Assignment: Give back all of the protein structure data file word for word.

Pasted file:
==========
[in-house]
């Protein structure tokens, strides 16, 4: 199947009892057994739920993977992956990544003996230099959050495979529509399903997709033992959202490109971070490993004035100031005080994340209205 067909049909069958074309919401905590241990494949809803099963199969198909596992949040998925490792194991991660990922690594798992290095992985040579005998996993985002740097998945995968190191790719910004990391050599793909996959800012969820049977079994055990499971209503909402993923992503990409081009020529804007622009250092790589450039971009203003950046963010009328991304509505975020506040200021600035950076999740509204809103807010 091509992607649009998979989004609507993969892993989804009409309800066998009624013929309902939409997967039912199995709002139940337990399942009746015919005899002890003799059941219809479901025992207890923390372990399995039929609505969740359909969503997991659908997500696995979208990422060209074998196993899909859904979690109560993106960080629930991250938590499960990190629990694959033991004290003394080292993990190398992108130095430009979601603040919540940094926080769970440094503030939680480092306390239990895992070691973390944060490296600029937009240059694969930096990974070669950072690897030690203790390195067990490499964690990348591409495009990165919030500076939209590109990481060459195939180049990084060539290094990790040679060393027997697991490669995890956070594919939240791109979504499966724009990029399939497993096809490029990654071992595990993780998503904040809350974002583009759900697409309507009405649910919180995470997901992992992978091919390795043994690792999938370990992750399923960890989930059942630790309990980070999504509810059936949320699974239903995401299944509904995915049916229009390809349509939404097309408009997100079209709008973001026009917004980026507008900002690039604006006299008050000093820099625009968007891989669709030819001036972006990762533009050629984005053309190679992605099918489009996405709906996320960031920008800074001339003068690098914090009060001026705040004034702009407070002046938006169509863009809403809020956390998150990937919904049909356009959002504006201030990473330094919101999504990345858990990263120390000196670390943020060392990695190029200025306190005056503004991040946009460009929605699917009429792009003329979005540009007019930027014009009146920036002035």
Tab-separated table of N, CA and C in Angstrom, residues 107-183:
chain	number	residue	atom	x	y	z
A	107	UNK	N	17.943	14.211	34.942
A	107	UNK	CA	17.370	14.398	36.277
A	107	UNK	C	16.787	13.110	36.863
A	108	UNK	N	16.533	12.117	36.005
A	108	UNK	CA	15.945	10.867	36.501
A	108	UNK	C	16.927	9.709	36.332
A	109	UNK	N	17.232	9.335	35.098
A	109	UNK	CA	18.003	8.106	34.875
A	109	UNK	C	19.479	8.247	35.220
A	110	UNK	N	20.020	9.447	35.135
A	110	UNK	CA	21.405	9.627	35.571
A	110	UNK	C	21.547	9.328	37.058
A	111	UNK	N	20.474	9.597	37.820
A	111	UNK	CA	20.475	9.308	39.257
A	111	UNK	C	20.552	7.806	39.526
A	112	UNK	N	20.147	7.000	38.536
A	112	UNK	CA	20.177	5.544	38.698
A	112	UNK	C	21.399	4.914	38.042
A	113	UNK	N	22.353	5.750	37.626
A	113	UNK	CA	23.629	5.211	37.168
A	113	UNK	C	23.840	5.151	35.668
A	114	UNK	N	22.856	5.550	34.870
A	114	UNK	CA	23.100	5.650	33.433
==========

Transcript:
[in-house]
């Protein structure tokens, strides 16, 4: 199947009892057994739920993977992956990544003996230099959050495979529509399903997709033992959202490109971070490993004035100031005080994340209205 067909049909069958074309919401905590241990494949809803099963199969198909596992949040998925490792194991991660990922690594798992290095992985040579005998996993985002740097998945995968190191790719910004990391050599793909996959800012969820049977079994055990499971209503909402993923992503990409081009020529804007622009250092790589450039971009203003950046963010009328991304509505975020506040200021600035950076999740509204809103807010 091509992607649009998979989004609507993969892993989804009409309800066998009624013929309902939409997967039912199995709002139940337990399942009746015919005899002890003799059941219809479901025992207890923390372990399995039929609505969740359909969503997991659908997500696995979208990422060209074998196993899909859904979690109560993106960080629930991250938590499960990190629990694959033991004290003394080292993990190398992108130095430009979601603040919540940094926080769970440094503030939680480092306390239990895992070691973390944060490296600029937009240059694969930096990974070669950072690897030690203790390195067990490499964690990348591409495009990165919030500076939209590109990481060459195939180049990084060539290094990790040679060393027997697991490669995890956070594919939240791109979504499966724009990029399939497993096809490029990654071992595990993780998503904040809350974002583009759900697409309507009405649910919180995470997901992992992978091919390795043994690792999938370990992750399923960890989930059942630790309990980070999504509810059936949320699974239903995401299944509904995915049916229009390809349509939404097309408009997100079209709008973001026009917004980026507008900002690039604006006299008050000093820099625009968007891989669709030819001036972006990762533009050629984005053309190679992605099918489009996405709906996320960031920008800074001339003068690098914090009060001026705040004034702009407070002046938006169509863009809403809020956390998150990937919904049909356009959002504006201030990473330094919101999504990345858990990263120390000196670390943020060392990695190029200025306190005056503004991040946009460009929605699917009429792009003329979005540009007019930027014009009146920036002035």
Tab-separated table of N, CA and C in Angstrom, residues 107-183:
chain	number	residue	atom	x	y	z
A	107	UNK	N	17.943	14.211	34.942
A	107	UNK	CA	17.370	14.398	36.277
A	107	UNK	C	16.787	13.110	36.863
A	108	UNK	N	16.533	12.117	36.005
A	108	UNK	CA	15.945	10.867	36.501
A	108	UNK	C	16.927	9.709	36.332
A	109	UNK	N	17.232	9.335	35.098
A	109	UNK	CA	18.003	8.106	34.875
A	109	UNK	C	19.479	8.247	35.220
A	110	UNK	N	20.020	9.447	35.135
A	110	UNK	CA	21.405	9.627	35.571
A	110	UNK	C	21.547	9.328	37.058
A	111	UNK	N	20.474	9.597	37.820
A	111	UNK	CA	20.475	9.308	39.257
A	111	UNK	C	20.552	7.806	39.526
A	112	UNK	N	20.147	7.000	38.536
A	112	UNK	CA	20.177	5.544	38.698
A	112	UNK	C	21.399	4.914	38.042
A	113	UNK	N	22.353	5.750	37.626
A	113	UNK	CA	23.629	5.211	37.168
A	113	UNK	C	23.840	5.151	35.668
A	114	UNK	N	22.856	5.550	34.870
A	114	UNK	CA	23.100	5.650	33.433